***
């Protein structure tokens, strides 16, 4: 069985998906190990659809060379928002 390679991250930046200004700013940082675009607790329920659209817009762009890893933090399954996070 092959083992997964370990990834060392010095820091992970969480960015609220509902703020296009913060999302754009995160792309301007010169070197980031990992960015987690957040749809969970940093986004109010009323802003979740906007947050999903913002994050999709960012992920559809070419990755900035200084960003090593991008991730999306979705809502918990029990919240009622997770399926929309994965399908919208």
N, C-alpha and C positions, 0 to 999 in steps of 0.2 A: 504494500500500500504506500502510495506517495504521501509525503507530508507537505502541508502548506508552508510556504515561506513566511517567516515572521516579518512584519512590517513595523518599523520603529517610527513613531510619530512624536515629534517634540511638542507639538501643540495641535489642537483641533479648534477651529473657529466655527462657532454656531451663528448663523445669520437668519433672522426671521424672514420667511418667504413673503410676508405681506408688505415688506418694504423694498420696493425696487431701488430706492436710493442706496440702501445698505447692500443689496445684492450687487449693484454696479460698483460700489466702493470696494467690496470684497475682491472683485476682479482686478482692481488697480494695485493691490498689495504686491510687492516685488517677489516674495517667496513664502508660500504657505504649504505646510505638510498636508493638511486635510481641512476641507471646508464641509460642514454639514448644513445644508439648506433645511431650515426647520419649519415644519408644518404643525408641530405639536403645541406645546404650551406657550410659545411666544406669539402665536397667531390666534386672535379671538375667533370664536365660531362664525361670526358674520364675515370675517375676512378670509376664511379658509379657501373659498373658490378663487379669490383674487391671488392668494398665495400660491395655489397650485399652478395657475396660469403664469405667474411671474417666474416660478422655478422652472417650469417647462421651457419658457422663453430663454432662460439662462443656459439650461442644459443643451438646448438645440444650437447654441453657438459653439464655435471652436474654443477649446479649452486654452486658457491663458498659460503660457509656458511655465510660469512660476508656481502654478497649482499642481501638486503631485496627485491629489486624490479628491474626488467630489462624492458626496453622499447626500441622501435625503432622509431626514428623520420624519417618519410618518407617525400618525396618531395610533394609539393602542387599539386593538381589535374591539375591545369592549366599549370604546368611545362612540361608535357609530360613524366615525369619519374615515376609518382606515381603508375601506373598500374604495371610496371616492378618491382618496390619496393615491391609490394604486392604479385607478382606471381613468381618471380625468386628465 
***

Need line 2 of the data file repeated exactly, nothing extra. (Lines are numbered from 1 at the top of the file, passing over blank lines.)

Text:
N, C-alpha and C positions, 0 to 999 in steps of 0.2 A: 504494500500500500504506500502510495506517495504521501509525503507530508507537505502541508502548506508552508510556504515561506513566511517567516515572521516579518512584519512590517513595523518599523520603529517610527513613531510619530512624536515629534517634540511638542507639538501643540495641535489642537483641533479648534477651529473657529466655527462657532454656531451663528448663523445669520437668519433672522426671521424672514420667511418667504413673503410676508405681506408688505415688506418694504423694498420696493425696487431701488430706492436710493442706496440702501445698505447692500443689496445684492450687487449693484454696479460698483460700489466702493470696494467690496470684497475682491472683485476682479482686478482692481488697480494695485493691490498689495504686491510687492516685488517677489516674495517667496513664502508660500504657505504649504505646510505638510498636508493638511486635510481641512476641507471646508464641509460642514454639514448644513445644508439648506433645511431650515426647520419649519415644519408644518404643525408641530405639536403645541406645546404650551406657550410659545411666544406669539402665536397667531390666534386672535379671538375667533370664536365660531362664525361670526358674520364675515370675517375676512378670509376664511379658509379657501373659498373658490378663487379669490383674487391671488392668494398665495400660491395655489397650485399652478395657475396660469403664469405667474411671474417666474416660478422655478422652472417650469417647462421651457419658457422663453430663454432662460439662462443656459439650461442644459443643451438646448438645440444650437447654441453657438459653439464655435471652436474654443477649446479649452486654452486658457491663458498659460503660457509656458511655465510660469512660476508656481502654478497649482499642481501638486503631485496627485491629489486624490479628491474626488467630489462624492458626496453622499447626500441622501435625503432622509431626514428623520420624519417618519410618518407617525400618525396618531395610533394609539393602542387599539386593538381589535374591539375591545369592549366599549370604546368611545362612540361608535357609530360613524366615525369619519374615515376609518382606515381603508375601506373598500374604495371610496371616492378618491382618496390619496393615491391609490394604486392604479385607478382606471381613468381618471380625468386628465 